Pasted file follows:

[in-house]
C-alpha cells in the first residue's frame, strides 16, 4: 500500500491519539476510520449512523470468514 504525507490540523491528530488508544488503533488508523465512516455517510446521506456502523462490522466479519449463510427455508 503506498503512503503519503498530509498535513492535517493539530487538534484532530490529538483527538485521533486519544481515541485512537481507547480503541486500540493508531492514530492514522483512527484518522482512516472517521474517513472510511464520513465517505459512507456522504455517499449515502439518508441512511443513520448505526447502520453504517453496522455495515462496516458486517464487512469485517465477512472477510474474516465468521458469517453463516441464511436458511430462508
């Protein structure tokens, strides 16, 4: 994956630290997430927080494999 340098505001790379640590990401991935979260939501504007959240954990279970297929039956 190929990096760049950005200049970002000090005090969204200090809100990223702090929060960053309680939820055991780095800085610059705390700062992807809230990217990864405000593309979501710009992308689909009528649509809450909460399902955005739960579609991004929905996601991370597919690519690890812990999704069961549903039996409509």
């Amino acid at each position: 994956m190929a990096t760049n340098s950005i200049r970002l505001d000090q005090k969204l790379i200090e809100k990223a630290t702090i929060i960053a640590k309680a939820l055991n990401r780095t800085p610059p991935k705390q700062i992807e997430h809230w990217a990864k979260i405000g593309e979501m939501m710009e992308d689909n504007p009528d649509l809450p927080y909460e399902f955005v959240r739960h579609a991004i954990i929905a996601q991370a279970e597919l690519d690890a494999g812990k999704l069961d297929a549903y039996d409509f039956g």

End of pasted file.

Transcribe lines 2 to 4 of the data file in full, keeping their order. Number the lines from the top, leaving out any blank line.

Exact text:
C-alpha cells in the first residue's frame, strides 16, 4: 500500500491519539476510520449512523470468514 504525507490540523491528530488508544488503533488508523465512516455517510446521506456502523462490522466479519449463510427455508 503506498503512503503519503498530509498535513492535517493539530487538534484532530490529538483527538485521533486519544481515541485512537481507547480503541486500540493508531492514530492514522483512527484518522482512516472517521474517513472510511464520513465517505459512507456522504455517499449515502439518508441512511443513520448505526447502520453504517453496522455495515462496516458486517464487512469485517465477512472477510474474516465468521458469517453463516441464511436458511430462508
């Protein structure tokens, strides 16, 4: 994956630290997430927080494999 340098505001790379640590990401991935979260939501504007959240954990279970297929039956 190929990096760049950005200049970002000090005090969204200090809100990223702090929060960053309680939820055991780095800085610059705390700062992807809230990217990864405000593309979501710009992308689909009528649509809450909460399902955005739960579609991004929905996601991370597919690519690890812990999704069961549903039996409509």
């Amino acid at each position: 994956m190929a990096t760049n340098s950005i200049r970002l505001d000090q005090k969204l790379i200090e809100k990223a630290t702090i929060i960053a640590k309680a939820l055991n990401r780095t800085p610059p991935k705390q700062i992807e997430h809230w990217a990864k979260i405000g593309e979501m939501m710009e992308d689909n504007p009528d649509l809450p927080y909460e399902f955005v959240r739960h579609a991004i954990i929905a996601q991370a279970e597919l690519d690890a494999g812990k999704l069961d297929a549903y039996d409509f039956g």